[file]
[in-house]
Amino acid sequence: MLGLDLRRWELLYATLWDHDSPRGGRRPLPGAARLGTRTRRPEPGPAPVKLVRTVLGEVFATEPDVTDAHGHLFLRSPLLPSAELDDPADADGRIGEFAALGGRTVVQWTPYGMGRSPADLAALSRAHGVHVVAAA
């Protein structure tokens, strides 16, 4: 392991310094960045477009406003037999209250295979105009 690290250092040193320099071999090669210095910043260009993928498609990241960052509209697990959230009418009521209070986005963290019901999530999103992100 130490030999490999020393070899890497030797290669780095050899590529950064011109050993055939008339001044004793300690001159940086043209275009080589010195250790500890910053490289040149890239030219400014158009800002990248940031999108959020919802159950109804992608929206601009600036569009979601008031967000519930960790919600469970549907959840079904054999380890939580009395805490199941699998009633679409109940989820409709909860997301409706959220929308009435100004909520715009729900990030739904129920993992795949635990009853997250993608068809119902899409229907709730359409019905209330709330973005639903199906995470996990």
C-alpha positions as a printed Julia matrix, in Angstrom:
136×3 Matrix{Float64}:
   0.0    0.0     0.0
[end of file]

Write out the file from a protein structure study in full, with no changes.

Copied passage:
[in-house]
Amino acid sequence: MLGLDLRRWELLYATLWDHDSPRGGRRPLPGAARLGTRTRRPEPGPAPVKLVRTVLGEVFATEPDVTDAHGHLFLRSPLLPSAELDDPADADGRIGEFAALGGRTVVQWTPYGMGRSPADLAALSRAHGVHVVAAA
């Protein structure tokens, strides 16, 4: 392991310094960045477009406003037999209250295979105009 690290250092040193320099071999090669210095910043260009993928498609990241960052509209697990959230009418009521209070986005963290019901999530999103992100 130490030999490999020393070899890497030797290669780095050899590529950064011109050993055939008339001044004793300690001159940086043209275009080589010195250790500890910053490289040149890239030219400014158009800002990248940031999108959020919802159950109804992608929206601009600036569009979601008031967000519930960790919600469970549907959840079904054999380890939580009395805490199941699998009633679409109940989820409709909860997301409706959220929308009435100004909520715009729900990030739904129920993992795949635990009853997250993608068809119902899409229907709730359409019905209330709330973005639903199906995470996990």
C-alpha positions as a printed Julia matrix, in Angstrom:
136×3 Matrix{Float64}:
   0.0    0.0     0.0